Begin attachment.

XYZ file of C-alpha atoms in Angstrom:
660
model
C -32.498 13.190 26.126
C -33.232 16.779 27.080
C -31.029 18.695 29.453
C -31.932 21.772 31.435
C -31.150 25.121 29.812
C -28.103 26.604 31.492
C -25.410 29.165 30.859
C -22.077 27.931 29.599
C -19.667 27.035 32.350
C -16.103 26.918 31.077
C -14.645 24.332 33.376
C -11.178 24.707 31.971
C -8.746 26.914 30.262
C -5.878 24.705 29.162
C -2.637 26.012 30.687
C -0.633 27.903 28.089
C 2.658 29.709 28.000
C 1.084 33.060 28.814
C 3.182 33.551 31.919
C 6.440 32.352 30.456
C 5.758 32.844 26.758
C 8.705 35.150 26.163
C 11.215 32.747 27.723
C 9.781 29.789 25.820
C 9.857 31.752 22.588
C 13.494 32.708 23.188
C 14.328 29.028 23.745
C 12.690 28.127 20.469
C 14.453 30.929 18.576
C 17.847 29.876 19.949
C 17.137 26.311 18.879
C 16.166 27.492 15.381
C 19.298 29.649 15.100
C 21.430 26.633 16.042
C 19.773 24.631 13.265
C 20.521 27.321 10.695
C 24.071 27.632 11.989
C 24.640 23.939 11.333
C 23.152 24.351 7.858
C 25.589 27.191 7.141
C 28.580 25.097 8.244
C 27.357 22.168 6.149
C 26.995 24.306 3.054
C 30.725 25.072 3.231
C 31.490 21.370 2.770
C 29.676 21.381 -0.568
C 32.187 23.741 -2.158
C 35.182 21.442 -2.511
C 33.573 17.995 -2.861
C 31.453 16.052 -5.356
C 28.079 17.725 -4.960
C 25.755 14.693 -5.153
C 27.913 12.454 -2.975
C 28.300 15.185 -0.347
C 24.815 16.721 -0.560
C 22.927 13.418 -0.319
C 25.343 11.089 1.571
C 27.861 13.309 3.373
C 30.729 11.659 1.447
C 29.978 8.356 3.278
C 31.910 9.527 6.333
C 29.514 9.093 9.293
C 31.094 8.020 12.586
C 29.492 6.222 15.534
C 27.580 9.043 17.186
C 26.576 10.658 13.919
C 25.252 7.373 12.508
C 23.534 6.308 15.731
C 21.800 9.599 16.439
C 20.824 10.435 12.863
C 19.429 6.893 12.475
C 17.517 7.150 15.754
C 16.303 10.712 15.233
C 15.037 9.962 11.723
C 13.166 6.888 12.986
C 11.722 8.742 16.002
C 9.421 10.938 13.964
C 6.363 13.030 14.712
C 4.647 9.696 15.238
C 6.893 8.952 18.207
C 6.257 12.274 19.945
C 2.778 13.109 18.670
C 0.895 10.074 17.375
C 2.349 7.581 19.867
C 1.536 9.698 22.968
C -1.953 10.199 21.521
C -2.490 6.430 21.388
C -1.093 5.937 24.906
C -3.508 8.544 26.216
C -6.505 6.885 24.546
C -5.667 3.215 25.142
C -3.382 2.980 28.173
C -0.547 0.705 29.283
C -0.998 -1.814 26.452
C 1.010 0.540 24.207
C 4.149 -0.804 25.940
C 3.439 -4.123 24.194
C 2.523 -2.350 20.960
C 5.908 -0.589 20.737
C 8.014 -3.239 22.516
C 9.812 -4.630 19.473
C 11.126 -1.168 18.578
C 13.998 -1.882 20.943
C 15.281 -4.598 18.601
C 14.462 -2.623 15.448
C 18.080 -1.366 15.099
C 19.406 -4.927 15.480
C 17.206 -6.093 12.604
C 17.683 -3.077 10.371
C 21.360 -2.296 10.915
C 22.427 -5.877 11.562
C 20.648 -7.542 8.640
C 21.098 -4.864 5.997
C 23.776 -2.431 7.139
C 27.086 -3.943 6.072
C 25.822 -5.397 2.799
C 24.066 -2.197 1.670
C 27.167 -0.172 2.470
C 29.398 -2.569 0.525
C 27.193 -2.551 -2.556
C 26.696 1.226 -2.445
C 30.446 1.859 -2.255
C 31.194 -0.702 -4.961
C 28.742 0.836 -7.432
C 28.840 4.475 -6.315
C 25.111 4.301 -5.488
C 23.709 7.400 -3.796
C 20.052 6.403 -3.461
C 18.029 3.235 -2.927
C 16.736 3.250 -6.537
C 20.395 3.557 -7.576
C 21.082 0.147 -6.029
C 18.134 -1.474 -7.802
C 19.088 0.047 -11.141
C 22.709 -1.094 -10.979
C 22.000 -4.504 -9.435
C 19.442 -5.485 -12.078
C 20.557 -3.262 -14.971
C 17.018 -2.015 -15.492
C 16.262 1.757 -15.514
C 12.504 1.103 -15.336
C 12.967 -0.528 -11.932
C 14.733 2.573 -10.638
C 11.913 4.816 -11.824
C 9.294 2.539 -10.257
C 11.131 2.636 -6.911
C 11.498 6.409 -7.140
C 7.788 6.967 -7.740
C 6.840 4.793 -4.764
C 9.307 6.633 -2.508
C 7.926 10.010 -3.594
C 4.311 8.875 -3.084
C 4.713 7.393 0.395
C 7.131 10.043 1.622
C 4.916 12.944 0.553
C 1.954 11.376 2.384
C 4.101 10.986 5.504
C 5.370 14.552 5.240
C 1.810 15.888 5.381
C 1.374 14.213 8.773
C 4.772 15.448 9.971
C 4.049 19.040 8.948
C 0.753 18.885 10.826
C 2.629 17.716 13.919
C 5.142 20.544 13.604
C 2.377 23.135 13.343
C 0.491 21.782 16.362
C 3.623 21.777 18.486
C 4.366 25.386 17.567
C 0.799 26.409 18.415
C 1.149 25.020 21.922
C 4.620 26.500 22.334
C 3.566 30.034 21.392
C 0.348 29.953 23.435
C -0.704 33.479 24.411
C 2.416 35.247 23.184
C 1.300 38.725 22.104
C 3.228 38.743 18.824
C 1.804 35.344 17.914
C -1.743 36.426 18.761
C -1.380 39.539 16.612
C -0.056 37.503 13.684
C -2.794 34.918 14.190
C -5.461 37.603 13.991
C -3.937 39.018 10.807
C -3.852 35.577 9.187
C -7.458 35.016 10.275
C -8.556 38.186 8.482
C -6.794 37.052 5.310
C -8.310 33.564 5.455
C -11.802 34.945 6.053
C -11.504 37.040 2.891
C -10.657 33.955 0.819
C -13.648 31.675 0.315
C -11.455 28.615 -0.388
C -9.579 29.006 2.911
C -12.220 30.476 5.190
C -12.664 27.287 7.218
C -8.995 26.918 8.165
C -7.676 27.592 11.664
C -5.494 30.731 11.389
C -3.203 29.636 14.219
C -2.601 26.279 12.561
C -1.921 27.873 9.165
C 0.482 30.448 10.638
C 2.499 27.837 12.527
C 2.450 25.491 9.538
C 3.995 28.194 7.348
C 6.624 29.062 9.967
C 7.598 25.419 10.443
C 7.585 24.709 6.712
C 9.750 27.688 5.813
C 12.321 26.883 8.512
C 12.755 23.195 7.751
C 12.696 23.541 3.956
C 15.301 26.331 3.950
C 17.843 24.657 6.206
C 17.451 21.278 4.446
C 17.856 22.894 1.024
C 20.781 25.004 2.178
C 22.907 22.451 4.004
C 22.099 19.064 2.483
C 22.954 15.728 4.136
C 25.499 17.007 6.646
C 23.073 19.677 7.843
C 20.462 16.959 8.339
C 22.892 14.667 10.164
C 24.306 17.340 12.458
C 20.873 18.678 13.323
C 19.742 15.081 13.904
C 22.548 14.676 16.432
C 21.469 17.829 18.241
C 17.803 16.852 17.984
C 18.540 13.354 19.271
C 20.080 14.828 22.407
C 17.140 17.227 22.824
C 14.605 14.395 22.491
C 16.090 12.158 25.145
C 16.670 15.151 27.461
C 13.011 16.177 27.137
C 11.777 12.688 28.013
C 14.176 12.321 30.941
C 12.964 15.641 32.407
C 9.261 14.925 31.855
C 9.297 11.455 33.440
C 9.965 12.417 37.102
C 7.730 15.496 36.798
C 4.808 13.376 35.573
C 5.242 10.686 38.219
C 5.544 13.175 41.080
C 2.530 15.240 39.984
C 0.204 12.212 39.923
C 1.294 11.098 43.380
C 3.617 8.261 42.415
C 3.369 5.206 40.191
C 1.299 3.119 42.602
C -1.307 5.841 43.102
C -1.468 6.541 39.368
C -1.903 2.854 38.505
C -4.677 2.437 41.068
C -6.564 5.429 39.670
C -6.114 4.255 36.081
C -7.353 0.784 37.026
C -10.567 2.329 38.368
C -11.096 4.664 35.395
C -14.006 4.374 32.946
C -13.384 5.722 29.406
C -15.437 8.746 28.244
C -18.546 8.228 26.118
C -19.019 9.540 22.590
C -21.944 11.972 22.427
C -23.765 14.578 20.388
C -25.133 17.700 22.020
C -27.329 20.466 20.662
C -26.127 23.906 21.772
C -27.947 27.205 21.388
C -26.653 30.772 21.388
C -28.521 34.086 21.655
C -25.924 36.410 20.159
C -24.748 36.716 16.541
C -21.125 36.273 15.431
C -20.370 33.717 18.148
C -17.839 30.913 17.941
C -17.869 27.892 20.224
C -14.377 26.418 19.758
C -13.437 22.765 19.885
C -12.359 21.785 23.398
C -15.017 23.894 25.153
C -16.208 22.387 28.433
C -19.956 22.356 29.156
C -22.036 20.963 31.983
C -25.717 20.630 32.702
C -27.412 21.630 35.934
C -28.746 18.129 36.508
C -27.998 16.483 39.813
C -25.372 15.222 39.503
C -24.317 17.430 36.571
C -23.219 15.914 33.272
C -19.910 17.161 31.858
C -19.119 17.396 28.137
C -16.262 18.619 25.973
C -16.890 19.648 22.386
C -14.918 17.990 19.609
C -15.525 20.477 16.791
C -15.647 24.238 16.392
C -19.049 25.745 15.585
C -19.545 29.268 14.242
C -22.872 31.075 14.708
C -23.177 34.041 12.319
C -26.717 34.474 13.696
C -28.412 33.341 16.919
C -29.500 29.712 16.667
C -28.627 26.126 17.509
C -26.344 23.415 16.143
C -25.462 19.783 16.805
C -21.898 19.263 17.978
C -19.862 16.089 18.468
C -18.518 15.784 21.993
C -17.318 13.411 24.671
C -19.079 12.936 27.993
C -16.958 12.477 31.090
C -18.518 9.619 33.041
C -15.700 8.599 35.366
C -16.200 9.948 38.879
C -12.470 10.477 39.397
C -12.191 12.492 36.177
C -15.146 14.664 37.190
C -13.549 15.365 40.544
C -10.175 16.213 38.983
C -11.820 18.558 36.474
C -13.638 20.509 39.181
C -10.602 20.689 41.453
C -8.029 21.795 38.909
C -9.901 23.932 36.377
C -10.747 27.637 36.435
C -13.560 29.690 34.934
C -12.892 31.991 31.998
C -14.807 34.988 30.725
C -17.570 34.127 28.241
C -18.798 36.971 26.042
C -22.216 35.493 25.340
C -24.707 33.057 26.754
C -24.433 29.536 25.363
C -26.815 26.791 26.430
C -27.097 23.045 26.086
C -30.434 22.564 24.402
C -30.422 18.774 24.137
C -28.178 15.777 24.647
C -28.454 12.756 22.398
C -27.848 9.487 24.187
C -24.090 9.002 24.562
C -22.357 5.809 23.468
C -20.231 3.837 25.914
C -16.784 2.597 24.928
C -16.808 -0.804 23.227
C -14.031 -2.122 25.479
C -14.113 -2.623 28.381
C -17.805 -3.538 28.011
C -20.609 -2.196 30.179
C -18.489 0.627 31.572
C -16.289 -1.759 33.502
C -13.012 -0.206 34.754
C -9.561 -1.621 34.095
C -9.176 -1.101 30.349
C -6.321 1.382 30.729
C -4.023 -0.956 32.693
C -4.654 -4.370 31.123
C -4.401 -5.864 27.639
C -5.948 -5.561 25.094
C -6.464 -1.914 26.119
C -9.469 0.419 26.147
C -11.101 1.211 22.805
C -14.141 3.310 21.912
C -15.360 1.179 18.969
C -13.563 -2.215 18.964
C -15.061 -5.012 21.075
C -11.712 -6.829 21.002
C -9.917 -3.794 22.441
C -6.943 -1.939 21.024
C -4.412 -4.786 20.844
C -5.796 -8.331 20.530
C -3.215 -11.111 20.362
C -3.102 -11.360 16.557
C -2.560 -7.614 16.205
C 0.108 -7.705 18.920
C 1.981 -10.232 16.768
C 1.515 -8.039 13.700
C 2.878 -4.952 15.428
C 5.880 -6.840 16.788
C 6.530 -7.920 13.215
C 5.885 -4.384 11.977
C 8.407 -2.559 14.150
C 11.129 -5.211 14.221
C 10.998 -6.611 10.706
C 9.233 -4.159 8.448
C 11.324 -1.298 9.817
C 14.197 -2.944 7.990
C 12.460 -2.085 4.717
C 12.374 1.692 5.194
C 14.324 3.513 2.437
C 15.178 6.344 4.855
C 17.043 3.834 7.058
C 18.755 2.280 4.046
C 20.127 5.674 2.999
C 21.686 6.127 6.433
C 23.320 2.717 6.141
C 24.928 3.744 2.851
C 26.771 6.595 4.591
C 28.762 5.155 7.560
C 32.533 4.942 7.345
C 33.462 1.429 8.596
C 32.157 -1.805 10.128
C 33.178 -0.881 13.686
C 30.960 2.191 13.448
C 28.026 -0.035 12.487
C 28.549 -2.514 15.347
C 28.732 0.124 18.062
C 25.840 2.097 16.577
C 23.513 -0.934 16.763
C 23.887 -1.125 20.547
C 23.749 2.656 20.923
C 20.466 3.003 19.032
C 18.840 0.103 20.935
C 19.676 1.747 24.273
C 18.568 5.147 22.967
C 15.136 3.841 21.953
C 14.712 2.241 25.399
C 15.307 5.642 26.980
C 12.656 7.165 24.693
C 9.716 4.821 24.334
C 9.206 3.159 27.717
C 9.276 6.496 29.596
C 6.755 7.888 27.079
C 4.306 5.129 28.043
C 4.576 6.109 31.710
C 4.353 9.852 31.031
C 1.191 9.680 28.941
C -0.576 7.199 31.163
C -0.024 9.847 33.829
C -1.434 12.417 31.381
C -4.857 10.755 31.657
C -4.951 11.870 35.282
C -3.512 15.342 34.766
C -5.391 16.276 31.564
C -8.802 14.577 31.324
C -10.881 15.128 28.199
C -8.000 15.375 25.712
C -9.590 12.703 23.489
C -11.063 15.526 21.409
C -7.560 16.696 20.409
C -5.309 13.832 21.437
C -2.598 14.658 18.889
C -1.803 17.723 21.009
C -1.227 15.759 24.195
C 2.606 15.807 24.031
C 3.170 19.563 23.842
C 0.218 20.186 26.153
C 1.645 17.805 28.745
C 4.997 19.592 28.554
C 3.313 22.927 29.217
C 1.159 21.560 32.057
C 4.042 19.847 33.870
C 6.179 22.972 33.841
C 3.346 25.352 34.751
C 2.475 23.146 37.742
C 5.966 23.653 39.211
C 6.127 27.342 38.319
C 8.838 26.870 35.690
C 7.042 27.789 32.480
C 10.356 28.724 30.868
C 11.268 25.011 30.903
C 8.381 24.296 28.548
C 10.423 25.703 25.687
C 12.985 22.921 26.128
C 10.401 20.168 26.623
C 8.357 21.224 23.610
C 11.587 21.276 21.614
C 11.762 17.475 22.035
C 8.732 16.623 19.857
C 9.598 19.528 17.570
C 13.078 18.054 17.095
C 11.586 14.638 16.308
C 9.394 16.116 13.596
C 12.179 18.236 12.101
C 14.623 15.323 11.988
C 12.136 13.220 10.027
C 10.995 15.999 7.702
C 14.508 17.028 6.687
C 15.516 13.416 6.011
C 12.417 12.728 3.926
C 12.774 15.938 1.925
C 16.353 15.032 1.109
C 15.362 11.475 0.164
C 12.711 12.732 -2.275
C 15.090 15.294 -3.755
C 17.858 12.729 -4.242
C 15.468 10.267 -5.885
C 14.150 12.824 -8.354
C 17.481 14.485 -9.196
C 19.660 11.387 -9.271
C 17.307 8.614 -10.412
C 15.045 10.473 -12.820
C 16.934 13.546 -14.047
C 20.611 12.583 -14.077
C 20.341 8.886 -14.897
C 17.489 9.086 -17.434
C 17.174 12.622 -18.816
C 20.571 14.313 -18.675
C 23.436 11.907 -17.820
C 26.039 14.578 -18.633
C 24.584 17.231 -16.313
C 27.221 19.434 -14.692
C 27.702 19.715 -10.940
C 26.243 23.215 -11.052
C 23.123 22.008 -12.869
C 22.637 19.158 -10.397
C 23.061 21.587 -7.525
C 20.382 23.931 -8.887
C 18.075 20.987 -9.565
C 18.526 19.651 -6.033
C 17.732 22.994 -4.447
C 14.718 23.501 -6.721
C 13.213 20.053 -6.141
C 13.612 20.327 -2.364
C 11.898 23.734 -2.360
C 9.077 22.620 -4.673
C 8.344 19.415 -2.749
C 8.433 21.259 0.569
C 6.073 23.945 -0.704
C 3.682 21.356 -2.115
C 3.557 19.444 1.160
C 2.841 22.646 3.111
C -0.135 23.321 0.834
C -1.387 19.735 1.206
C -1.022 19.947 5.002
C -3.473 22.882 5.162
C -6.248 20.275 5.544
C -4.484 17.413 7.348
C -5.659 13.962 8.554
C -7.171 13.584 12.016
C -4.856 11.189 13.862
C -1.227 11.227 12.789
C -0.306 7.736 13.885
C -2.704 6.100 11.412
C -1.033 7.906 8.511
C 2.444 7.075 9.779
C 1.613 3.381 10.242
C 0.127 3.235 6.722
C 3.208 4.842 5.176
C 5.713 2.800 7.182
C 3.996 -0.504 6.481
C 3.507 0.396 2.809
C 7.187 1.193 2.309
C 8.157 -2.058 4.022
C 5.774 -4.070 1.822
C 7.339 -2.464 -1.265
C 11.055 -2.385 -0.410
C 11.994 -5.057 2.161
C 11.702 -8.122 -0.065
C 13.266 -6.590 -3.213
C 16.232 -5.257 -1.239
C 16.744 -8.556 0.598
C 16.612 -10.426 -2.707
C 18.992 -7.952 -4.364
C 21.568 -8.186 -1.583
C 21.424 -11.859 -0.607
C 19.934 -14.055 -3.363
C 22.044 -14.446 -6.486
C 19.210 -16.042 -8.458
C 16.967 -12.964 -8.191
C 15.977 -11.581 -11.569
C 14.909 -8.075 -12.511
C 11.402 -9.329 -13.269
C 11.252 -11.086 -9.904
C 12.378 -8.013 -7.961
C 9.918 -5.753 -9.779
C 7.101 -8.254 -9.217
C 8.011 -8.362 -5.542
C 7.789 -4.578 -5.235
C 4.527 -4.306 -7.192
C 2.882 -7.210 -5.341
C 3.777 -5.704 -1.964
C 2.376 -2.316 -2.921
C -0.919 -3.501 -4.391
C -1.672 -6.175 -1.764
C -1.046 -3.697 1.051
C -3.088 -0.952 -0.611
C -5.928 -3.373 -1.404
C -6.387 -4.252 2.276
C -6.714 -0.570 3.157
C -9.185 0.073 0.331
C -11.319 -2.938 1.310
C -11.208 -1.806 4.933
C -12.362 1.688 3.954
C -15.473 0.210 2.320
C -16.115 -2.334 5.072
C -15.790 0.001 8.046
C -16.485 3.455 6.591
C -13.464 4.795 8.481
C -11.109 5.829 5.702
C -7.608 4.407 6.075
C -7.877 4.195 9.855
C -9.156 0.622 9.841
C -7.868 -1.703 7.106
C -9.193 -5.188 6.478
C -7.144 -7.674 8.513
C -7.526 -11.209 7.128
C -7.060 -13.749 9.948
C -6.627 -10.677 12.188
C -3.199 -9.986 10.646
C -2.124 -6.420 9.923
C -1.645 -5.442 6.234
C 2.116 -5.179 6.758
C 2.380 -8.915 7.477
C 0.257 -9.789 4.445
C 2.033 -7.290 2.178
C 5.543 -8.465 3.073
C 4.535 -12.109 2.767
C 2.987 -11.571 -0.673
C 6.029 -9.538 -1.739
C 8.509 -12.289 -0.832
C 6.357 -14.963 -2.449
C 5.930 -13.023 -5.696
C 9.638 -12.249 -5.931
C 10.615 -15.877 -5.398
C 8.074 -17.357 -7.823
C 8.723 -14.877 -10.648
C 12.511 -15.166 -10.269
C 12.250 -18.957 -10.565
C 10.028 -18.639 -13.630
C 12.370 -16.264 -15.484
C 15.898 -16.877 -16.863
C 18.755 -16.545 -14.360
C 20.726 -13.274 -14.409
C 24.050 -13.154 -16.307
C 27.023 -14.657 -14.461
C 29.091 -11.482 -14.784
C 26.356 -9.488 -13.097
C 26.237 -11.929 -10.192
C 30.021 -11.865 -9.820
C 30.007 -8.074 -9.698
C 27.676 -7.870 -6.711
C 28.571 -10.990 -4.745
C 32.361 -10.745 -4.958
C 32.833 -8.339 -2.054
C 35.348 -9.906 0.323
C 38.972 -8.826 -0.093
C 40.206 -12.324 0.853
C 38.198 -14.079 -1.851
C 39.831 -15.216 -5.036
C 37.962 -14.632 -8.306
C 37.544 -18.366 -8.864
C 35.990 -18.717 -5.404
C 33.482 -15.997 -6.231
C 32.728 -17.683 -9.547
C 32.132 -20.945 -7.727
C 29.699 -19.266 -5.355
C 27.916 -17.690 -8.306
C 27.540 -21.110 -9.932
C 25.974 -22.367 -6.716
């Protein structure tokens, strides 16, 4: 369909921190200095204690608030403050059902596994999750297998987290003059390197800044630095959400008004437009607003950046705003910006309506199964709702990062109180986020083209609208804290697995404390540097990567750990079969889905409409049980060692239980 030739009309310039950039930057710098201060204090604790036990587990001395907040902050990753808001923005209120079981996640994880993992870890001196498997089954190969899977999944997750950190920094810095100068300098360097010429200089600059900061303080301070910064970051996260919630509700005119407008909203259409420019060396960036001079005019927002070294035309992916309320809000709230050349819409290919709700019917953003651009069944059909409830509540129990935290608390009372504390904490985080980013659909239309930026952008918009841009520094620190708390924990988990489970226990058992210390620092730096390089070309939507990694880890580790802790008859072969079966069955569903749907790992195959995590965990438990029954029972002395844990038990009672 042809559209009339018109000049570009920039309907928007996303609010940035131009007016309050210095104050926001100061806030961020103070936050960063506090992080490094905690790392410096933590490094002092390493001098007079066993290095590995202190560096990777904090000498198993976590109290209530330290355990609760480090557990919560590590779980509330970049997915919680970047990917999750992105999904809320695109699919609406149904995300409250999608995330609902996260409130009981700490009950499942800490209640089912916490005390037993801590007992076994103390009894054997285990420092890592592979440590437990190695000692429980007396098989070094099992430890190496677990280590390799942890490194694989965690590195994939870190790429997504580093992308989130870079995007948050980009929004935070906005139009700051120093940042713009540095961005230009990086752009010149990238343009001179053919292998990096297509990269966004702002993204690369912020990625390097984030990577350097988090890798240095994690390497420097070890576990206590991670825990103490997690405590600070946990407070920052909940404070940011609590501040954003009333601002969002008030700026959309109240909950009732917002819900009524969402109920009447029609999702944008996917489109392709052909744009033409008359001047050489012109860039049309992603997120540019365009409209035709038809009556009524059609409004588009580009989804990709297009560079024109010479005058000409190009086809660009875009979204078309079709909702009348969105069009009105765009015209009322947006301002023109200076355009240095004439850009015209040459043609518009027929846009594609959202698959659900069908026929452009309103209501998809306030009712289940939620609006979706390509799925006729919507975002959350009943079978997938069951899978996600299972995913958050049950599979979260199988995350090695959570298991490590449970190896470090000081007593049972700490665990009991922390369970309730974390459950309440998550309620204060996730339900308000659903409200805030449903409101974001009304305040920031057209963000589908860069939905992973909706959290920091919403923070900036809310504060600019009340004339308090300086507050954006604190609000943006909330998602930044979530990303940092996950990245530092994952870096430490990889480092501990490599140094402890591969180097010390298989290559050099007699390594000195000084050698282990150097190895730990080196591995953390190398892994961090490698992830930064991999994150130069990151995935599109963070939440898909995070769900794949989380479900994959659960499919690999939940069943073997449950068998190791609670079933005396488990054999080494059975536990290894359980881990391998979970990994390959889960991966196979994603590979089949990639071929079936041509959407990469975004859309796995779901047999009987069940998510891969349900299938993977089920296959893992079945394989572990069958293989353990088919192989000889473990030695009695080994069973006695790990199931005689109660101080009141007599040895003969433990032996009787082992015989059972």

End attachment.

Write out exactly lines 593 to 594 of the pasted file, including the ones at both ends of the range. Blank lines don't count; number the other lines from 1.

C -6.714 -0.570 3.157
C -9.185 0.073 0.331